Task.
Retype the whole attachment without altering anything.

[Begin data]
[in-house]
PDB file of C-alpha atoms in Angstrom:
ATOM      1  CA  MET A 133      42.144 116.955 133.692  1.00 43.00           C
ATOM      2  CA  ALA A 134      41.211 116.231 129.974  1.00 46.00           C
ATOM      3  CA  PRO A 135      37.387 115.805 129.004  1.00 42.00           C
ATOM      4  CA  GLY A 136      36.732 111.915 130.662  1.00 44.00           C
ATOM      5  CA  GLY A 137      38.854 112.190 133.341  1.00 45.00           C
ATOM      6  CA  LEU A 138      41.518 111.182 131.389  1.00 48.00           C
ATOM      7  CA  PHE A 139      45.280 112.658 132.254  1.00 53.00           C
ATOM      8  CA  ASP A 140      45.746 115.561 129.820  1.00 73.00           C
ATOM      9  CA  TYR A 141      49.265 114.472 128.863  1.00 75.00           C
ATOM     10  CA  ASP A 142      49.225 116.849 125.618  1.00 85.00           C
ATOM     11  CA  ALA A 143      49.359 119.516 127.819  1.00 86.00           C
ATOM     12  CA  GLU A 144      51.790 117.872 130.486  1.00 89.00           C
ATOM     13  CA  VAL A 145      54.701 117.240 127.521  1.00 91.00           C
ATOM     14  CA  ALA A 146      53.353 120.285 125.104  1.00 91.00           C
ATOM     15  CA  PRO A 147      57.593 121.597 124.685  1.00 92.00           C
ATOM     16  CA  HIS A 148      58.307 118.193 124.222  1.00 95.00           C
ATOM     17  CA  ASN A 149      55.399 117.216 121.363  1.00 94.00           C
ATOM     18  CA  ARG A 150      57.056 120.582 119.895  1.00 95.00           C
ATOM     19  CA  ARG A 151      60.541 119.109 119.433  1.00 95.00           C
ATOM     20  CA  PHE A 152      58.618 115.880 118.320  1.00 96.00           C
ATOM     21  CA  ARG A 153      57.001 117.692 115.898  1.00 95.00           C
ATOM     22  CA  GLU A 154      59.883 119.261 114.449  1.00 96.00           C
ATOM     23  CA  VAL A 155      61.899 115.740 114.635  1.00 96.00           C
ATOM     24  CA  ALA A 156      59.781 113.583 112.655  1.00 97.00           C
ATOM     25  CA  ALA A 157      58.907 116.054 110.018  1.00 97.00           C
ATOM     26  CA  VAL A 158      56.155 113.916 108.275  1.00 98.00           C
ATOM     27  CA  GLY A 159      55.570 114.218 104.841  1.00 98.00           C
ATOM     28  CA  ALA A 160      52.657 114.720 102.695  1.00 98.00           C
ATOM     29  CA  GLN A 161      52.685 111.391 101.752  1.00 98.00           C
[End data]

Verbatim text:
[in-house]
PDB file of C-alpha atoms in Angstrom:
ATOM      1  CA  MET A 133      42.144 116.955 133.692  1.00 43.00           C
ATOM      2  CA  ALA A 134      41.211 116.231 129.974  1.00 46.00           C
ATOM      3  CA  PRO A 135      37.387 115.805 129.004  1.00 42.00           C
ATOM      4  CA  GLY A 136      36.732 111.915 130.662  1.00 44.00           C
ATOM      5  CA  GLY A 137      38.854 112.190 133.341  1.00 45.00           C
ATOM      6  CA  LEU A 138      41.518 111.182 131.389  1.00 48.00           C
ATOM      7  CA  PHE A 139      45.280 112.658 132.254  1.00 53.00           C
ATOM      8  CA  ASP A 140      45.746 115.561 129.820  1.00 73.00           C
ATOM      9  CA  TYR A 141      49.265 114.472 128.863  1.00 75.00           C
ATOM     10  CA  ASP A 142      49.225 116.849 125.618  1.00 85.00           C
ATOM     11  CA  ALA A 143      49.359 119.516 127.819  1.00 86.00           C
ATOM     12  CA  GLU A 144      51.790 117.872 130.486  1.00 89.00           C
ATOM     13  CA  VAL A 145      54.701 117.240 127.521  1.00 91.00           C
ATOM     14  CA  ALA A 146      53.353 120.285 125.104  1.00 91.00           C
ATOM     15  CA  PRO A 147      57.593 121.597 124.685  1.00 92.00           C
ATOM     16  CA  HIS A 148      58.307 118.193 124.222  1.00 95.00           C
ATOM     17  CA  ASN A 149      55.399 117.216 121.363  1.00 94.00           C
ATOM     18  CA  ARG A 150      57.056 120.582 119.895  1.00 95.00           C
ATOM     19  CA  ARG A 151      60.541 119.109 119.433  1.00 95.00           C
ATOM     20  CA  PHE A 152      58.618 115.880 118.320  1.00 96.00           C
ATOM     21  CA  ARG A 153      57.001 117.692 115.898  1.00 95.00           C
ATOM     22  CA  GLU A 154      59.883 119.261 114.449  1.00 96.00           C
ATOM     23  CA  VAL A 155      61.899 115.740 114.635  1.00 96.00           C
ATOM     24  CA  ALA A 156      59.781 113.583 112.655  1.00 97.00           C
ATOM     25  CA  ALA A 157      58.907 116.054 110.018  1.00 97.00           C
ATOM     26  CA  VAL A 158      56.155 113.916 108.275  1.00 98.00           C
ATOM     27  CA  GLY A 159      55.570 114.218 104.841  1.00 98.00           C
ATOM     28  CA  ALA A 160      52.657 114.720 102.695  1.00 98.00           C
ATOM     29  CA  GLN A 161      52.685 111.391 101.752  1.00 98.00           C